Budget cuts hinder emergency medical care for Amherst Fire Department
During the second weekend of the University of Massachusetts’ school year, a record number of emergency calls were made with over half involved in alcohol from locations across the Hampshire County.
From Friday September 18 to Sunday September 20, approximately 48 calls were made to emergency services, 40 of which prompted ambulance visits. Over half of the emergency medical transportation services were alcohol related, with many individuals underage. Taken to Cooley Dickinson Hospital in Northampton over the weekend were 15 UMass students and three Amherst College students.
With the volume of calls requiring an ambulance within a three-hour period reaching 14 incidents, Chief Lindsay Stromgren of the Amherst Fire Department said he cannot remember the number of emergency calls ever reaching such heights. With a budget cut of $120,000 the Amherst Fire Department has been forced to stop staffing up to eight on-call emergency medical technicians on their busiest nights of Thursday, Friday and Saturday. With only seven on-call EMTs the Amherst Fire Department is only able to staff three ambulances rather than four. This shortage often forces Amherst town officials to call neighboring towns for help, causing large delays. Feeling overwhelmed by the constant urgency, Chief Stromgren expressed in a statement to the town as to what had happened and how the budget cuts have constrained the Fire Department’s ability to respond to medical emergencies. He said that he hopes this situation focuses attention on how thin their resources are being stretched.
When needing further medical attention, students and community members are taken to Cooley Dickinson Hospital of Northampton. Dr. MD R.F Conway, medical director and chief of emergency medicine at Cooley Dickinson said that while the hospital is prepared during the school year an extra physician was still needed to be called in due to the unprecedented volume of emergencies. This forces other patients to wait to be seen during potentially crucial moments. It also requires an extra bed, as it is the policy of Cooley Dickinson to keep those with alcohol related maladies overnight.
Many suspect the rise in emergency medical calls are due to the University’s implementing of the Good Samaritan policy. This allows students who suspect individuals may be severely intoxicated to receive medical attention without fear of University or judicial consequences.
Ed Blaguszewski the executive director of news and media relations at University of Massachusetts said, “We do not want students to hesitate when they believe someone may be suffering from an alcohol overdose.”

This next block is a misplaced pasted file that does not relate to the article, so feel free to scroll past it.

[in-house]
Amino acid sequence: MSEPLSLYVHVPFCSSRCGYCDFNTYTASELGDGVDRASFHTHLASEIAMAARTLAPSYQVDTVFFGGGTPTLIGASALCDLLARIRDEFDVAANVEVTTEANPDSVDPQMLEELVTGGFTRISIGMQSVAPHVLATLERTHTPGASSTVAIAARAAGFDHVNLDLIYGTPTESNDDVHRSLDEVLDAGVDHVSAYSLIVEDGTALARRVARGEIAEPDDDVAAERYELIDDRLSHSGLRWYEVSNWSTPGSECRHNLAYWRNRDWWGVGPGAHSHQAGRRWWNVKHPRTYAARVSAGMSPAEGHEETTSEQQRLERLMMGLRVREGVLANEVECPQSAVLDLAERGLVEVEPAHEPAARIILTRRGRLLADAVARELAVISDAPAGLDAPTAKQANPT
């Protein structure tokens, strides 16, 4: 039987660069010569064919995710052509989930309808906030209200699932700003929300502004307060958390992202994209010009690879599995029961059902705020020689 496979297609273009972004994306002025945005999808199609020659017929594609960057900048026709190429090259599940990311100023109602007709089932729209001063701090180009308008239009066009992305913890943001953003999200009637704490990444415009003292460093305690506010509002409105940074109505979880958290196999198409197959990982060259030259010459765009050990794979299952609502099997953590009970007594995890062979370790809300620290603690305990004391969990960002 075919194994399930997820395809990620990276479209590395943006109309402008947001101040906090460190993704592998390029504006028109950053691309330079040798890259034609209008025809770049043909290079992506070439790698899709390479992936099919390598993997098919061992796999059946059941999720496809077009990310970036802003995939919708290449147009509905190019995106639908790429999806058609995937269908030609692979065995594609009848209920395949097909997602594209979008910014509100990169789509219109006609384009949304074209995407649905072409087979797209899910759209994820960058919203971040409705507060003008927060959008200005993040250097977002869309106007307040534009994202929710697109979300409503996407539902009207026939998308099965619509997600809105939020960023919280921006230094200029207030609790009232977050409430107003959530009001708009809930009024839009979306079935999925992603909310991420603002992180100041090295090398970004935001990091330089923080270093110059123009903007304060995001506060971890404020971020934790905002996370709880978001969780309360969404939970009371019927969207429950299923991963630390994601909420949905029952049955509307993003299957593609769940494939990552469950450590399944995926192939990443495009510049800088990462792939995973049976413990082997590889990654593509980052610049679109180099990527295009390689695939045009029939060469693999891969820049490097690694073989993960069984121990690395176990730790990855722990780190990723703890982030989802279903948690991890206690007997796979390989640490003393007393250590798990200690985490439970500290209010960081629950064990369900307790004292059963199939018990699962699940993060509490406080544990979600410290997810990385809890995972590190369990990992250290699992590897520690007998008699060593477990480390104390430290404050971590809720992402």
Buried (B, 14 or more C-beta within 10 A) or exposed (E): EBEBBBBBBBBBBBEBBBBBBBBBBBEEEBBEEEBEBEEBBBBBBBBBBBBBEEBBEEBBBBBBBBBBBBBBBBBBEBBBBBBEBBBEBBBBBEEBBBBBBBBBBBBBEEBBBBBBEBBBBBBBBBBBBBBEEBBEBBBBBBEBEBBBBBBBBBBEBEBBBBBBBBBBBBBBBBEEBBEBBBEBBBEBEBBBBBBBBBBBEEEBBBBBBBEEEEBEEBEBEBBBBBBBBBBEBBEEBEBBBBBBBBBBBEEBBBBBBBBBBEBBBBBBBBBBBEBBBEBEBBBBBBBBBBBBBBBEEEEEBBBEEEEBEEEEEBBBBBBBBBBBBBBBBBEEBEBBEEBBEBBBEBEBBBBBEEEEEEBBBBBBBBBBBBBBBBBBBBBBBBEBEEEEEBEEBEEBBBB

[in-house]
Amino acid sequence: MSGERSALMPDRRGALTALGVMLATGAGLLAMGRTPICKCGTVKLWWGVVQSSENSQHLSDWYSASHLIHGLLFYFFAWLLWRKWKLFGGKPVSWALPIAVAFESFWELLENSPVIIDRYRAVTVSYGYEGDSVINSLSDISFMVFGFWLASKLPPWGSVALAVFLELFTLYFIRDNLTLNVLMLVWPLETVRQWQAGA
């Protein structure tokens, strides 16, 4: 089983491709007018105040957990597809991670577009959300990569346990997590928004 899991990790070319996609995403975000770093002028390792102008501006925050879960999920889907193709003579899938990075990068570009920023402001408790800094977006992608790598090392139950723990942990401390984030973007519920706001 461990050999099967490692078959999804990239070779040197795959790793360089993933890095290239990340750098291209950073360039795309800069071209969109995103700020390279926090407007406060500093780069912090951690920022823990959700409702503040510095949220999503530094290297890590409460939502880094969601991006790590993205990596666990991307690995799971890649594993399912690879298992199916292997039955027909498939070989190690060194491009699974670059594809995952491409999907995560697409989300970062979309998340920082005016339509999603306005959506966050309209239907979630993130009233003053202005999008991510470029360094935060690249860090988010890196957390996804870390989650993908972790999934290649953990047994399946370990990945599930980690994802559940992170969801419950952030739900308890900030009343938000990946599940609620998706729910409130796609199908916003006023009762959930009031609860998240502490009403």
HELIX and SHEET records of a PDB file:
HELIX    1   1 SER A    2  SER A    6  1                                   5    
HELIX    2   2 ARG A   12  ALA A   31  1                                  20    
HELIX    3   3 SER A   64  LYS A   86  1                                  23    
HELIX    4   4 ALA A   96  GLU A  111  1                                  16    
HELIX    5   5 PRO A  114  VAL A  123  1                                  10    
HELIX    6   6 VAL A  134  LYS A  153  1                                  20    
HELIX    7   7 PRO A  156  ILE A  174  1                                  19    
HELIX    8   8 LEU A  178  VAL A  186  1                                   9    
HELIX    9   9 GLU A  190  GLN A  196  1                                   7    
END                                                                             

He added, “While prevention of such situation is our first priority, they do occur, and everyone wants to avoid potential tragedies.”
Such care can be expensive, with a hospital bed for one student costing $1200 before insurance.
A freshmen student, who had asked to remain anonymous, recounted the time when she had been rushed to the hospital.
“I didn’t want to be taken to the hospital,” she said. “I would have rather just been put to bed. Luckily I have the student health insurance plan, otherwise I don’t know how I would have paid for my room.”
The University hopes that with education, the need for medical attention can be prevented. Students who have been caught underage drinking by authorities are required by the University to take an alcohol abuse course, Brief Alcohol Screening and Intervention for College Students, otherwise known as BASICS.
The need for students to be taken to Cooley Dickinson may in part be due to the limited hours of the University Health Services (UHS) which provides walk-in care. While walk-in care is available 8 a.m to midnight seven days a week, it is no longer open 24 hours a day. Instead there is an emergency on-call service team available by phone for advice. While Blaguszewski said he believes the limited hours of the UHS is unrelated to the increased amounts of students taken to Cooley Dickinson Hospital. Chief Stromgren said the Fire Department is unsure how much of a factor the limited hours are on the weekend’s emergencies. He will be meeting with UMass representatives to discuss this issue next week.
In response to the events of the second weekend of September, the University released this statement “We will be looking at the details and circumstances of the weekend to see what we might learn from them. Overall, we believe the University has a strong program of education, prevention and enforcement that has made substantial progress on this issue in recent years. However, we must remain vigilant and continue to work hard on preventing alcohol abuse among some students, which is an issue faced by colleges and universities across the country.”
Michelle Williams can be reached at email@example.com.